Interview: Steve Walker (Get Ready for Incredible)

Steve-WalkerToday's interview is with inspiring individual Steve Walker. We're not even going to introduce you to him. We're just going to let him speak for himself. Read'll see why... Camp Spring Creek: We enjoyed your interview on HBO’s Journey Into Dyslexia. Your story is very moving. For our readers who have not seen the documentary, could you briefly tell us about the positive learning experience you had working in the machine shop in high school?

Steve Walker: It was the only thing as a young adult that I could get a result from that was positive and also created something that had immediate, tangible purpose. I had one teacher, Joe Pasenka, and he saw me checking out from life in general and I think it was a really honorable thing he did by letting me play in that machine shop. The school was shutting the machine shop down, so you weren’t technically supposed to be there. He really let me do my thing which, as it turns out, is the correct way to think. He knew I pushed back against traditional learning, so he didn’t push instructions at me. He let me work until I came across a problem and then I’d ask a question. If you think about it, a person is much more motivated to learn when they have a need to understand.

CSC: That reminds me a little of the Montessori teaching method or some of the research discussed in Flow by Mihaly Csikzentmihalyi. What have you been learning about education methods today?

SW: I went on an educational tour of my own recently, because I wanted to understand education. I was a little horrified by how everything was going. I felt shameful about what had happened to me as a child--being made to feel stupid, being so misunderstood--and I felt despair about how little people know about learning. There are places where great things are happening, of course, but the general system is really antiquated and needs spiffing up. So I went on this tour...I talked to some teachers who were threatened with getting fired if they used the word “dyslexia.” It was quite an eye-opener and frustrating enough that I’ve joined a number of university boards and have met with leaders of schools or superintendents and tried to have exchanges about about how we can make changes in the system.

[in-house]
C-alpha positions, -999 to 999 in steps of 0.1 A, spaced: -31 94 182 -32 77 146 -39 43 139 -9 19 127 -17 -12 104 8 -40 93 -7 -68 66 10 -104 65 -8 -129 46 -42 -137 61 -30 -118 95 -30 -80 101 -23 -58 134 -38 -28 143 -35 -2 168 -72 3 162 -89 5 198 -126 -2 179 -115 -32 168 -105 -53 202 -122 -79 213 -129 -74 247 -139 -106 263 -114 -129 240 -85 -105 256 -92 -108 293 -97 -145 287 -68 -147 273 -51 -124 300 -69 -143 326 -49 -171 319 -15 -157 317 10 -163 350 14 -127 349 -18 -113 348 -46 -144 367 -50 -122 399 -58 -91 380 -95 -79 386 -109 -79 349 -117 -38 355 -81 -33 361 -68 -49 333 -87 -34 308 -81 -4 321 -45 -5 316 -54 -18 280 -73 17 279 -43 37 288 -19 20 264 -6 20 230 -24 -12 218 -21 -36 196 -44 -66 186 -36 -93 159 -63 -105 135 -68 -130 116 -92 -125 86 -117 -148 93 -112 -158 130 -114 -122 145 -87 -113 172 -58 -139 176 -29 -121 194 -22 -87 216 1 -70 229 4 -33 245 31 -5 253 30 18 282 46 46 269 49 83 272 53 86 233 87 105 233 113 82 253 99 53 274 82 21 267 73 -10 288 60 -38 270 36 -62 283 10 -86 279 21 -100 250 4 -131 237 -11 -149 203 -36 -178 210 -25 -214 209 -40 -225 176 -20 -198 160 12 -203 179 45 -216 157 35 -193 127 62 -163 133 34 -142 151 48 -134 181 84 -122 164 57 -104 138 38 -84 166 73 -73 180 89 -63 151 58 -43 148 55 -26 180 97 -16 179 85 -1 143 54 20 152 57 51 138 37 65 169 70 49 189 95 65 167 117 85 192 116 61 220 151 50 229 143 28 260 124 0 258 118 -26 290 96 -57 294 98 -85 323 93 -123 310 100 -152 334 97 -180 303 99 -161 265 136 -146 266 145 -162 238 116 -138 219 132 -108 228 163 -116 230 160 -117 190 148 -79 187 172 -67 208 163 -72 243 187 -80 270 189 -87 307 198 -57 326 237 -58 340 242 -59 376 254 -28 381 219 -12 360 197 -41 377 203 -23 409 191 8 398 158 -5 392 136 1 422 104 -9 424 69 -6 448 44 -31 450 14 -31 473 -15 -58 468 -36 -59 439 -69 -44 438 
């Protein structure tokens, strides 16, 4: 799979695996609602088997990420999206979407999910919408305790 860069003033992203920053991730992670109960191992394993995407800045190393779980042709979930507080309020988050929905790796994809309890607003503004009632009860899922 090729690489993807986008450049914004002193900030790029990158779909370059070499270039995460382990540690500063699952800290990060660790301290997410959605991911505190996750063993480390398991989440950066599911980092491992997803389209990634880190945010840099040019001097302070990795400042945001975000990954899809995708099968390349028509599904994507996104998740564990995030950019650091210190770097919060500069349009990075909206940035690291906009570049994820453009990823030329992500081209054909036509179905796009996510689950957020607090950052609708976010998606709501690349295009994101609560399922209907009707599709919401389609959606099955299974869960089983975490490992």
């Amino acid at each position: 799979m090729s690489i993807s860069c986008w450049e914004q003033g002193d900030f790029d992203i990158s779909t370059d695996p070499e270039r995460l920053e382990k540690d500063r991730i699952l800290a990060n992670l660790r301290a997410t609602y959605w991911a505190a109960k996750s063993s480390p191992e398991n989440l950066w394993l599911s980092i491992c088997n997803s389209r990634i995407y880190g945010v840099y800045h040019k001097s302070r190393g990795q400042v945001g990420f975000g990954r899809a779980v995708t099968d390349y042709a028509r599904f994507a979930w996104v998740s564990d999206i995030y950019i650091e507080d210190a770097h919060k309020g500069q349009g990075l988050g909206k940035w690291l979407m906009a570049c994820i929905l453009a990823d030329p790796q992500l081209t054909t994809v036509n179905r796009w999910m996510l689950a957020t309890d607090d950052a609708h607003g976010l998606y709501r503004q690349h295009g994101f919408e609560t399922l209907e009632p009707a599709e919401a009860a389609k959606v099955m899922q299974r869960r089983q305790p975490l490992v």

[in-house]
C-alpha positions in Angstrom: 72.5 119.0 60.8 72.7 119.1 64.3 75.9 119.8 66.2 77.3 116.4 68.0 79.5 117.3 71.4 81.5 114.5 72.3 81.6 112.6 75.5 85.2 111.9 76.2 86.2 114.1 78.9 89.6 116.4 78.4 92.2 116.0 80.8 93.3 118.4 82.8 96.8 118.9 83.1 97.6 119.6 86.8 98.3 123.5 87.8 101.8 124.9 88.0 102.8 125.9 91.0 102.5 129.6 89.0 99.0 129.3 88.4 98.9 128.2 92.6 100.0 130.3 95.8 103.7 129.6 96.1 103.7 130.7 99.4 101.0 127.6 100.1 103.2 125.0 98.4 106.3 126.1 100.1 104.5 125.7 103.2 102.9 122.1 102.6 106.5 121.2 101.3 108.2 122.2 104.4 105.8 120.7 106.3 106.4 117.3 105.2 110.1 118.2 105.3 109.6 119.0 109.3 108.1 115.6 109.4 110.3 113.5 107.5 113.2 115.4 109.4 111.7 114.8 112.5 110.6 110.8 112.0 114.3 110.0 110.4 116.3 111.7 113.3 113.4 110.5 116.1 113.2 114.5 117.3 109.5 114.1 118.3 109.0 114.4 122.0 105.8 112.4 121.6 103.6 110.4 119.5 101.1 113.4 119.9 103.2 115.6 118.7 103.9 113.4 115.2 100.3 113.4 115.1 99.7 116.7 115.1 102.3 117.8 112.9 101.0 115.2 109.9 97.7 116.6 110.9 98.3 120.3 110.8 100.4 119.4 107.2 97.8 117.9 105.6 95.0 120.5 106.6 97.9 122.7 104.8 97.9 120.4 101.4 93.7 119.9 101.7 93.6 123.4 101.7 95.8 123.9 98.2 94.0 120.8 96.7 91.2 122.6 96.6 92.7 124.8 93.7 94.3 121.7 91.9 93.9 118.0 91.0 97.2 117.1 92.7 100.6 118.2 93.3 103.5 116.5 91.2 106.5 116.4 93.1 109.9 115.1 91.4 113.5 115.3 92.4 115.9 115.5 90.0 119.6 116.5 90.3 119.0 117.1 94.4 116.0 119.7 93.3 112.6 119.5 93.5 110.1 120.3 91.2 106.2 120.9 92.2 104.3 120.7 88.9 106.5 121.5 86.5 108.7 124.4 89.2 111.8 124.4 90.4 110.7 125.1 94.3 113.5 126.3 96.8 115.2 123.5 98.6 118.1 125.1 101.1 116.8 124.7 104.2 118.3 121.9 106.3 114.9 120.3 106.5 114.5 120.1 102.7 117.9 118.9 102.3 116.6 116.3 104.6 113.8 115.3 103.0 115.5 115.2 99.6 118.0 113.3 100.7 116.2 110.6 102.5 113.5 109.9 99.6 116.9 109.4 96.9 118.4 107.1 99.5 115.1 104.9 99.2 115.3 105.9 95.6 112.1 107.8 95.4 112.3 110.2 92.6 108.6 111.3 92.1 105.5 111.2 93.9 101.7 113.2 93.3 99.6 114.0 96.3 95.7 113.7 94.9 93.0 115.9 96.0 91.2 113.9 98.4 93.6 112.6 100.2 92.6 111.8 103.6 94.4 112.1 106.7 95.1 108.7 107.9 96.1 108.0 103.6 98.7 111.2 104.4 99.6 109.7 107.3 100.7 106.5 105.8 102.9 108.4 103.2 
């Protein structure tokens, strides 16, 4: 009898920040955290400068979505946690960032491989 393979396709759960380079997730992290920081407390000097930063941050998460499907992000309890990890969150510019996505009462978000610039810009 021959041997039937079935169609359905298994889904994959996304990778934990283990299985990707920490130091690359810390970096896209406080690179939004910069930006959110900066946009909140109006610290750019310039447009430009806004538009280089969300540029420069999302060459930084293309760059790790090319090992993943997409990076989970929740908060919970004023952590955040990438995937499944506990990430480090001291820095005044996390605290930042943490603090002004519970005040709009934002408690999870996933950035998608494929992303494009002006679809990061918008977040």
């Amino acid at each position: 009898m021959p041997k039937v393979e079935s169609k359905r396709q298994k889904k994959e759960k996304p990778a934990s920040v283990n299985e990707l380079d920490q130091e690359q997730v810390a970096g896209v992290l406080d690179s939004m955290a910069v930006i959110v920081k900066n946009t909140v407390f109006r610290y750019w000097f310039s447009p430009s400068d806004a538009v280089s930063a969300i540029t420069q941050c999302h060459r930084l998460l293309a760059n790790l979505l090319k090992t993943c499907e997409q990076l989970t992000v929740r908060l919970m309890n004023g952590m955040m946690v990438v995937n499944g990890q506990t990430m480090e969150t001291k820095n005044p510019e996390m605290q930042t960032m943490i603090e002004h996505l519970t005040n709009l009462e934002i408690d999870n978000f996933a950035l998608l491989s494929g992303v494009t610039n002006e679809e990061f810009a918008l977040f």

On my end of things, I hire a lot of engineers and so I've been talking to engineering schools about what they teach. Teachers are teaching math...but you don’t do math in engineering. Computers do the math. It’s creative thinking that needs to be taught and that’s what employers like me look for. I’m trying to tell people that if you back off on the math a little, which is so automated, the engineers don’t need it and they will be fine. I don’t discourage people from learning math, of course. But we need to look at the content that we’re teaching as well as the way we teach it. It's great if you can spell correctly. But some things have pretty limited applications to a job and I’m having conversations with people, especially in engineering schools, about this. These conversations are powerful; sometimes people are blown away by my perspective. After thinking about it, they’re usually quite open. Look at the TED Talk on self-teaching. It’s about a global initiative to examine how we teach and it’s a little extreme, but it’s also very enjoyable and funny. I just like to try and challenge people’s minds a little. I don’t know all the solutions but I do know that a lot of what we’re doing right now doesn’t make sense.

CSC: You built a successful, multi-million dollar business by solving a simple problem: Certain wood stoves being sold in the United States required wood pellets for fuel. At the time, the pellets were only available overseas. From scratch, you built the machines and designed the company—starting in your own basement—that is now New England Wood Pellet, the largest manufacturer and distributor of clean, renewable wood pellet fuel in the Northeastern United States. What is it about the “dyslexic brain,” as they say, that enables you to think outside the box more effectively than others?

SW: I think there are two things. First, if you’ve had to struggle a little or if you’re dealt some challenges or if you’re not “normal," especially when you're younger, then you automatically get a different perspective and I think that perspective is extremely helpful. What seems daunting and impossible as a kid going through school, possibly turns out to be the best lesson you’re going to get.